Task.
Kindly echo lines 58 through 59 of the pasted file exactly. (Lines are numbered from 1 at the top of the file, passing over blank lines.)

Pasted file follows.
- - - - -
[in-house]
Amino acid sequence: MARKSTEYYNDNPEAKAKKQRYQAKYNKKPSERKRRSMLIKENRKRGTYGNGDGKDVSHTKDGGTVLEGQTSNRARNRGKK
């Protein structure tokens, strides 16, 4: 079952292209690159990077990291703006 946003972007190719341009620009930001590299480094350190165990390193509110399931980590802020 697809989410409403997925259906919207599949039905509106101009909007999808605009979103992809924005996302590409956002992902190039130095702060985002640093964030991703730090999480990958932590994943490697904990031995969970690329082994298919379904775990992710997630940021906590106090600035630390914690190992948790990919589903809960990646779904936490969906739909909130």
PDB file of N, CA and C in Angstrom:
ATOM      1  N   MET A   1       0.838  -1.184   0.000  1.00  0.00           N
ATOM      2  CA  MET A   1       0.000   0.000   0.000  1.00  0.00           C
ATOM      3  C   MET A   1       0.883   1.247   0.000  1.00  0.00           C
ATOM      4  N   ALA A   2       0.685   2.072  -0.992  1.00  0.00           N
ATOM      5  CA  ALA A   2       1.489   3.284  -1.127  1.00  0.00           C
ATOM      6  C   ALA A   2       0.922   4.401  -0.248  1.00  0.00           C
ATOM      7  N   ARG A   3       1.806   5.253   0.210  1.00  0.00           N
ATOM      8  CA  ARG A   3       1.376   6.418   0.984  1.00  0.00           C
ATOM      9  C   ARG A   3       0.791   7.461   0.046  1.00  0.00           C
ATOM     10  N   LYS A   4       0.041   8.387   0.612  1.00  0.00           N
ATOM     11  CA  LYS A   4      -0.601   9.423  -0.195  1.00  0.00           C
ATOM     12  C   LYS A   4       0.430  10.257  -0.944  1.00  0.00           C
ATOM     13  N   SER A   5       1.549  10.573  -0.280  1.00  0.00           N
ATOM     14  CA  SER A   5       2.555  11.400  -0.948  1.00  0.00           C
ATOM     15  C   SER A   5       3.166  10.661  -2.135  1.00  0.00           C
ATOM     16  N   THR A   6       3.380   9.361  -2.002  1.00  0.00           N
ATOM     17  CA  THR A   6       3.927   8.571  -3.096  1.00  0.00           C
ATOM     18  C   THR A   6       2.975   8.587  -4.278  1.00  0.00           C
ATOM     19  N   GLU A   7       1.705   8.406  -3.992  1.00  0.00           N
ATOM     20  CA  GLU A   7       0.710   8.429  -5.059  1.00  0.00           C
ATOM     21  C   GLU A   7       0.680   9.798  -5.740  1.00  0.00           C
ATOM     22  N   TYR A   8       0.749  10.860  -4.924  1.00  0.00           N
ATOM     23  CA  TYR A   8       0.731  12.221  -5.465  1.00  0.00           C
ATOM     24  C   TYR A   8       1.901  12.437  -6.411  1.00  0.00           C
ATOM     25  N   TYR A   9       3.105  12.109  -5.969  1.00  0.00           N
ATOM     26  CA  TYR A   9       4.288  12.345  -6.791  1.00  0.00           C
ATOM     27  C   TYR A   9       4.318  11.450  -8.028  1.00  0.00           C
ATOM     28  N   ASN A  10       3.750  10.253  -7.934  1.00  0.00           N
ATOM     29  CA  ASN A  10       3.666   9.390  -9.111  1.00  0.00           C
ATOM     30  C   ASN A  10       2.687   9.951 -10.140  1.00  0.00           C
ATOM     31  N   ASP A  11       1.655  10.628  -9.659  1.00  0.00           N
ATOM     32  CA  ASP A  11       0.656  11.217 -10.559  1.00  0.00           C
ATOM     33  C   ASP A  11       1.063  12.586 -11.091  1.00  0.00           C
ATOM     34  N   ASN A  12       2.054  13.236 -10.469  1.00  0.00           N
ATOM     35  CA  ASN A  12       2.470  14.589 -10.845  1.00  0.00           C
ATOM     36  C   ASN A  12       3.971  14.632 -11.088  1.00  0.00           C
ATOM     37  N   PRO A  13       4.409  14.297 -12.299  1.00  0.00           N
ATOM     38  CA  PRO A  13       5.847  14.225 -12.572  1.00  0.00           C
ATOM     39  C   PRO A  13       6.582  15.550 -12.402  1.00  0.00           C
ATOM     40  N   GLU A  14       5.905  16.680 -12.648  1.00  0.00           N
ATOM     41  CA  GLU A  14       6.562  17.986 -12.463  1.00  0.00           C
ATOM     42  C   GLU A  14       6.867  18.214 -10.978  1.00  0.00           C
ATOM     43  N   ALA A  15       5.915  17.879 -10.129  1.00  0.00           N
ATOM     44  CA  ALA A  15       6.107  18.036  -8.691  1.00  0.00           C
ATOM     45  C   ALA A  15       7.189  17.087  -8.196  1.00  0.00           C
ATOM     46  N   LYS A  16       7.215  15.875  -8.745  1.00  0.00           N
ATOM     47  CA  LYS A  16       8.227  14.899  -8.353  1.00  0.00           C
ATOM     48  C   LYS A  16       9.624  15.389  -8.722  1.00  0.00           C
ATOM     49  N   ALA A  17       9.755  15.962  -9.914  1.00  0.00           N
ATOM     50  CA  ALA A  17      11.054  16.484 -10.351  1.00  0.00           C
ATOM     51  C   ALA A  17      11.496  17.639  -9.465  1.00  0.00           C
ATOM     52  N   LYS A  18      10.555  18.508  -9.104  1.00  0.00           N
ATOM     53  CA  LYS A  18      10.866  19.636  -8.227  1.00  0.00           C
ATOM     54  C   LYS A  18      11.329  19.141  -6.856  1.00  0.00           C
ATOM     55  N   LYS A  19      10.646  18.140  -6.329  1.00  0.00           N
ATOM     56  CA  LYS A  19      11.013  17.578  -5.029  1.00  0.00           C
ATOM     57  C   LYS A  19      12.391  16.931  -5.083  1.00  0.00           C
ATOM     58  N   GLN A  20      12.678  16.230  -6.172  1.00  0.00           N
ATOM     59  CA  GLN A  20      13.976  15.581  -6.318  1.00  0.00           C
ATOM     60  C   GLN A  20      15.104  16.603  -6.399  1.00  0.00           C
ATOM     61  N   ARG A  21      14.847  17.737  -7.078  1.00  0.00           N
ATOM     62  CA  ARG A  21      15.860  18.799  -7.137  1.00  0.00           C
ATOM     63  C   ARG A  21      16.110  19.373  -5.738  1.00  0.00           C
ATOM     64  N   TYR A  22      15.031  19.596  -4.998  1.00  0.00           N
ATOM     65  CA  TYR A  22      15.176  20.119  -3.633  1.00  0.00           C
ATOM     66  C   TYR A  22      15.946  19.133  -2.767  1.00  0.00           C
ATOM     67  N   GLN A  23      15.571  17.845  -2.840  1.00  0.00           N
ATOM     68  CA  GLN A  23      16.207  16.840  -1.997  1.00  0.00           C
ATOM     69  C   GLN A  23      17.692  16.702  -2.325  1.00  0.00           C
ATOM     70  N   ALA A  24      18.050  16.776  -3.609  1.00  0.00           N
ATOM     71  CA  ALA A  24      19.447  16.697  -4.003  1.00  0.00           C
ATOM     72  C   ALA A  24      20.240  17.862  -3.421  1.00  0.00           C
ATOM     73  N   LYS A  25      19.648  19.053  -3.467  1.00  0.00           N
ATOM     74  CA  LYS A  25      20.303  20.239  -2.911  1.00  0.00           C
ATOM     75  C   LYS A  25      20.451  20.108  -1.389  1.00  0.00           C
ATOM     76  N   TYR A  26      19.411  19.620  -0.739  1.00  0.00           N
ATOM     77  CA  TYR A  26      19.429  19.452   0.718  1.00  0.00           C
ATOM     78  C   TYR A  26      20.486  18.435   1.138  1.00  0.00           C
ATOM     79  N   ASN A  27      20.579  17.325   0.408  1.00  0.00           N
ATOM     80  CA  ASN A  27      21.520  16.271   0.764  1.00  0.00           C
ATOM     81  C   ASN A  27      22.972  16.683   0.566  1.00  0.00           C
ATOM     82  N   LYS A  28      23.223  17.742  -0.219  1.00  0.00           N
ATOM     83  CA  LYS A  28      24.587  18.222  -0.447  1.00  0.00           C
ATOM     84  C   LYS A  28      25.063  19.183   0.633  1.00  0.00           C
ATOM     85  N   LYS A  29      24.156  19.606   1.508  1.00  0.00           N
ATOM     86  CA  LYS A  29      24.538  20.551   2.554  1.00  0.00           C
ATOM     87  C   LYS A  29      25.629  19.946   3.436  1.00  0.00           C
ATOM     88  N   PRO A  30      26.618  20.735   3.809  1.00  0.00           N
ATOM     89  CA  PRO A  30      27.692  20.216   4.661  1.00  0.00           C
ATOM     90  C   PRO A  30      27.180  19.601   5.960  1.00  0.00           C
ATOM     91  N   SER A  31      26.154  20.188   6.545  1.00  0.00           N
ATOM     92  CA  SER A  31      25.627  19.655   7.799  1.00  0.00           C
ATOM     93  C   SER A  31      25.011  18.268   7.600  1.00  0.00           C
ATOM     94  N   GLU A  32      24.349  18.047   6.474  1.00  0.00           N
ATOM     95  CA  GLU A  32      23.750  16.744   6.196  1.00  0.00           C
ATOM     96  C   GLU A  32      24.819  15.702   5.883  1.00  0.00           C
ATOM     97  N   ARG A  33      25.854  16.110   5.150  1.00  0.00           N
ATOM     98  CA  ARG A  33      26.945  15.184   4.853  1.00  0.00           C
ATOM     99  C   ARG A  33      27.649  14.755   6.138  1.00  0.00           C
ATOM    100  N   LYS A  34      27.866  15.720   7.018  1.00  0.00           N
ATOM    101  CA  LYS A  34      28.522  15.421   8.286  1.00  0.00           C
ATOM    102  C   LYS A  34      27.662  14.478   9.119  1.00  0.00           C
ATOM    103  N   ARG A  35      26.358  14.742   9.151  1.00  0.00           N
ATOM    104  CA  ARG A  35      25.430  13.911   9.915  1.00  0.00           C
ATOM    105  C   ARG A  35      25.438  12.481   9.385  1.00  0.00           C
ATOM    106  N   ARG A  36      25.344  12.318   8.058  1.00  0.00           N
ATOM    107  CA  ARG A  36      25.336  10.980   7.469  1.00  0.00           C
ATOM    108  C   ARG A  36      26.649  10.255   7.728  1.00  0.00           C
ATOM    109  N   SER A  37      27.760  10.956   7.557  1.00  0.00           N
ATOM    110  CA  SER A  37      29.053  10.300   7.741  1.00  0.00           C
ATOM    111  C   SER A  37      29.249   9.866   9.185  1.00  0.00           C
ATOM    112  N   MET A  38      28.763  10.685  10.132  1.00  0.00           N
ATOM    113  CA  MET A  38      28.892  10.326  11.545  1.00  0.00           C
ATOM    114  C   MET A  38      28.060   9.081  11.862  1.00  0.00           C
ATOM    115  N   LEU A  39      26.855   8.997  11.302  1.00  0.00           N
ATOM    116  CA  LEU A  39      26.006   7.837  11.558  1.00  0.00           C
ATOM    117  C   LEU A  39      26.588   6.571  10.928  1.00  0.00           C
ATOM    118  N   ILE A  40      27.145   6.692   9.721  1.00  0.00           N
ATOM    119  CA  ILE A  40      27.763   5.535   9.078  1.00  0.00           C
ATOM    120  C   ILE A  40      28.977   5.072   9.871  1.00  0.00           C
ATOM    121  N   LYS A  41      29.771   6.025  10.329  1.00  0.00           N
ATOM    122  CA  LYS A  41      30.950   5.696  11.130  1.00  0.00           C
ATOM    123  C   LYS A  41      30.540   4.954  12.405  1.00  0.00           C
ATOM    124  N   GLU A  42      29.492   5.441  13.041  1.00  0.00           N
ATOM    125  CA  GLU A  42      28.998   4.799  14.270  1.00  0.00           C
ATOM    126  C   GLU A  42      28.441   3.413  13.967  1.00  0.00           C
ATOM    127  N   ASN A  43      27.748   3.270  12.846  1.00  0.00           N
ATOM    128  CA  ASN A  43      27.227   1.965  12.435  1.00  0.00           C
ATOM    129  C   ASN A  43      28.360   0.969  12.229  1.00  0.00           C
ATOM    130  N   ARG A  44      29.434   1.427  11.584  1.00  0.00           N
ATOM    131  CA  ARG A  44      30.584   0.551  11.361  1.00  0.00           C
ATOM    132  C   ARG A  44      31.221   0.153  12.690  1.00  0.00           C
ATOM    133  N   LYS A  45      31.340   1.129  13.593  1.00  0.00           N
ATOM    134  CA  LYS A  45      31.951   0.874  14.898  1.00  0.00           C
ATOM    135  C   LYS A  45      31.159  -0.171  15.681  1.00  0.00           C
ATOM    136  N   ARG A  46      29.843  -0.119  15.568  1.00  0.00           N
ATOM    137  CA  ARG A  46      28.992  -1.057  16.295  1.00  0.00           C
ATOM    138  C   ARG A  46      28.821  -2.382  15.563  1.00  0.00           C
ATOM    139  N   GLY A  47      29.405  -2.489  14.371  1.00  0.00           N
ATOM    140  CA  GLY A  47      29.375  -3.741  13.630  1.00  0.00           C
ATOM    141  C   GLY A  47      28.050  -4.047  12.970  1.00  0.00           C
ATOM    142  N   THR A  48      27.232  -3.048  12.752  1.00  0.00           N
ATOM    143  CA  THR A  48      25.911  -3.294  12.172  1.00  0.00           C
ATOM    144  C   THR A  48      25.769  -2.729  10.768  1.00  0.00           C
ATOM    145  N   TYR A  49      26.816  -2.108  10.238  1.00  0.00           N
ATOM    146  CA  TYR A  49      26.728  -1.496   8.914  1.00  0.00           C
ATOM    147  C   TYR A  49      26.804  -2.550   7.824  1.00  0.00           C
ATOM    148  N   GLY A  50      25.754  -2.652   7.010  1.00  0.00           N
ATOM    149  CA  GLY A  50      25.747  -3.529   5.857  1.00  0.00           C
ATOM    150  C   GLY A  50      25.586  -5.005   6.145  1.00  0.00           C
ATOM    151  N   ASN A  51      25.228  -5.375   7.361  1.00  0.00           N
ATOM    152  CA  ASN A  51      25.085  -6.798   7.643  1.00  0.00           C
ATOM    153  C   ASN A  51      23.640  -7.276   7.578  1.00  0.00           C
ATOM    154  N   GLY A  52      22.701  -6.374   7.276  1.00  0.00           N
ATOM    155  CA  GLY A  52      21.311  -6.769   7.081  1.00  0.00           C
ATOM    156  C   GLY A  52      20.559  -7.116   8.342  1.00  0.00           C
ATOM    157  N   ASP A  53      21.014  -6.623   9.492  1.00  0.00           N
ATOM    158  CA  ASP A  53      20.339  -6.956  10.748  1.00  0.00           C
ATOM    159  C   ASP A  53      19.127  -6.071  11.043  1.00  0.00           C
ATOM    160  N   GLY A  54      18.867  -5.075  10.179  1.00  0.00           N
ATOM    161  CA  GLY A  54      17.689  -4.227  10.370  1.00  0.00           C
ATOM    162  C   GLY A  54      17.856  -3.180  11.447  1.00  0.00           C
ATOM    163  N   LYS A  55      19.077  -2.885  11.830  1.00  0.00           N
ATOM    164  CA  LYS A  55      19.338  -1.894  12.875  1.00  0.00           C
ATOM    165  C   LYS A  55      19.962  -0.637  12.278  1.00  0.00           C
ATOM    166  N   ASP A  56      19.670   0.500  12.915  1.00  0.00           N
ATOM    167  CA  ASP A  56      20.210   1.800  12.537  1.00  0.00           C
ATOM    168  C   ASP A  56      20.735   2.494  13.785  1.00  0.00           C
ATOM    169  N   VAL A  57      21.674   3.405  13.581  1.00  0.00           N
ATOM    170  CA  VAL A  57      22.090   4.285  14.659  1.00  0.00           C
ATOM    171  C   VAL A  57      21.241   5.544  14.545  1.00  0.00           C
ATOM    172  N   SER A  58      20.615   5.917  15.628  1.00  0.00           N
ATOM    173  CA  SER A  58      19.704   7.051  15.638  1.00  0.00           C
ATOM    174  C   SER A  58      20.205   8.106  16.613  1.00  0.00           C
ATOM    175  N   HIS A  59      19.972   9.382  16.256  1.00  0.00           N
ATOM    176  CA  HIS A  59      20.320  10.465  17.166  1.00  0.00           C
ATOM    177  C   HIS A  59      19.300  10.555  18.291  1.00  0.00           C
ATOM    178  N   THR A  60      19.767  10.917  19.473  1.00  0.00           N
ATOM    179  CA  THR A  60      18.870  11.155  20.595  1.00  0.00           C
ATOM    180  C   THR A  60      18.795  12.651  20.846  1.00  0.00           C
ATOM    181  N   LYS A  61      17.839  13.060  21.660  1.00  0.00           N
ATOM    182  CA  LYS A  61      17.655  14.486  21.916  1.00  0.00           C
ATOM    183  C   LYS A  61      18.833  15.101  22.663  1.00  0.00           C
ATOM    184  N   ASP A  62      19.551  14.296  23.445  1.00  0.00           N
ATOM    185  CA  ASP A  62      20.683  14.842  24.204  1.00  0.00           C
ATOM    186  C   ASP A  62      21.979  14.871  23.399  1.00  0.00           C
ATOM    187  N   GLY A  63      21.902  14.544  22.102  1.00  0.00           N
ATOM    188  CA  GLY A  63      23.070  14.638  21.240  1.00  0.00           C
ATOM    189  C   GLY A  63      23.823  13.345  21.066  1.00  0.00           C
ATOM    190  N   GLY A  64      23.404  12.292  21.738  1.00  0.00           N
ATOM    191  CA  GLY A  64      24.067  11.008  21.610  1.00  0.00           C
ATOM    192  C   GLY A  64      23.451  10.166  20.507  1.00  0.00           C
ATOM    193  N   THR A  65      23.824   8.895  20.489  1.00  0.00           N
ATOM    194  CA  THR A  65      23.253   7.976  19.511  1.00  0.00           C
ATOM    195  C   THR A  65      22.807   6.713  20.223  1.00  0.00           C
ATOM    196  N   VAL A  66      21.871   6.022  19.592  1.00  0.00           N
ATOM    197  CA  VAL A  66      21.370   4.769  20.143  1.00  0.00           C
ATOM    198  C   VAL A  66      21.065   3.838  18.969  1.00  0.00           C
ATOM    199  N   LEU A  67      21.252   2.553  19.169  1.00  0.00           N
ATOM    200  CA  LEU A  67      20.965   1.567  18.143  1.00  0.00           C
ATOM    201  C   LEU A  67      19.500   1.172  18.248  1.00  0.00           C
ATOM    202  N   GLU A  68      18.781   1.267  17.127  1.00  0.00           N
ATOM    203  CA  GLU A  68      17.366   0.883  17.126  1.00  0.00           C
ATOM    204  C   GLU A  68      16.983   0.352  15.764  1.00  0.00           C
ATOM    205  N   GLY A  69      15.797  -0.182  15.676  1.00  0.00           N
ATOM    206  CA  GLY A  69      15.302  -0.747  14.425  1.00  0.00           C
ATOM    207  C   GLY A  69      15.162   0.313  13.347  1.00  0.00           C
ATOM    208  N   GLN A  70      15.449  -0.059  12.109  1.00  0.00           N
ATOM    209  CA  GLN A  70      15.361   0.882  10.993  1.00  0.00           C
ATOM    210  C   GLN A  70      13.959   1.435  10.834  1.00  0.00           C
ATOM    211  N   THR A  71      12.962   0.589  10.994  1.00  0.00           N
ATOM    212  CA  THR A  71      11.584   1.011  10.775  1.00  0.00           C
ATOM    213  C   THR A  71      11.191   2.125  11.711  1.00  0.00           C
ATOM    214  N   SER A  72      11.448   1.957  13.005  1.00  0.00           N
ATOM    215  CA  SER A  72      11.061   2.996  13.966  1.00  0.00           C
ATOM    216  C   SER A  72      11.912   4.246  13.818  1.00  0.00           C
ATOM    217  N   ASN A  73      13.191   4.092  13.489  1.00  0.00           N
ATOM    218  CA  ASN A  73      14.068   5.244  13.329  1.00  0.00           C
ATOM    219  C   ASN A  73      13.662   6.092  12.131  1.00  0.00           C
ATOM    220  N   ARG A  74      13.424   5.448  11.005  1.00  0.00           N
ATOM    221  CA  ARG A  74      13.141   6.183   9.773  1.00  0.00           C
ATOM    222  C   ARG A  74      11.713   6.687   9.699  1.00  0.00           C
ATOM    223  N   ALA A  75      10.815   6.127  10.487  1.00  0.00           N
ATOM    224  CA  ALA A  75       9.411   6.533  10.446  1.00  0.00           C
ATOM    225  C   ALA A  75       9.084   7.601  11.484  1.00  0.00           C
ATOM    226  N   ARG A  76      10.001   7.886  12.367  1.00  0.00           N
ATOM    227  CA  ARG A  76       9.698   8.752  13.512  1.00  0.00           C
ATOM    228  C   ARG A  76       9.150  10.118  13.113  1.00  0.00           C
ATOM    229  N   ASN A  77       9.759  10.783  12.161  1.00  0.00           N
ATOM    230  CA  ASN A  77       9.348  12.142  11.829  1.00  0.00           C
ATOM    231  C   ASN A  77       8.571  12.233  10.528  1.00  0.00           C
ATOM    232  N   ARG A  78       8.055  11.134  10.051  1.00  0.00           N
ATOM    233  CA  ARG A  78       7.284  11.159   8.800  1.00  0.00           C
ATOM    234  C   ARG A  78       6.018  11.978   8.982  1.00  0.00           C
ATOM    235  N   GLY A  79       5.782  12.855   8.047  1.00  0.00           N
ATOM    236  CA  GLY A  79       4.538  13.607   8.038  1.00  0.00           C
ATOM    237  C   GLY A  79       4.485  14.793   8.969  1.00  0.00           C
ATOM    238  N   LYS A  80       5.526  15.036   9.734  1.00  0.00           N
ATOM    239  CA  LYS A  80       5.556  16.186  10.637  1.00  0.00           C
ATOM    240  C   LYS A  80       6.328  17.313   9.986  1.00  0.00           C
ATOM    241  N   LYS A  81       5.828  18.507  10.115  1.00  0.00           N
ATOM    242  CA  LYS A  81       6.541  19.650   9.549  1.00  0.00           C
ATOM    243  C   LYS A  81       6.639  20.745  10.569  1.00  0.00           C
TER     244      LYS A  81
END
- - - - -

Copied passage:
ATOM     54  C   LYS A  18      11.329  19.141  -6.856  1.00  0.00           C
ATOM     55  N   LYS A  19      10.646  18.140  -6.329  1.00  0.00           N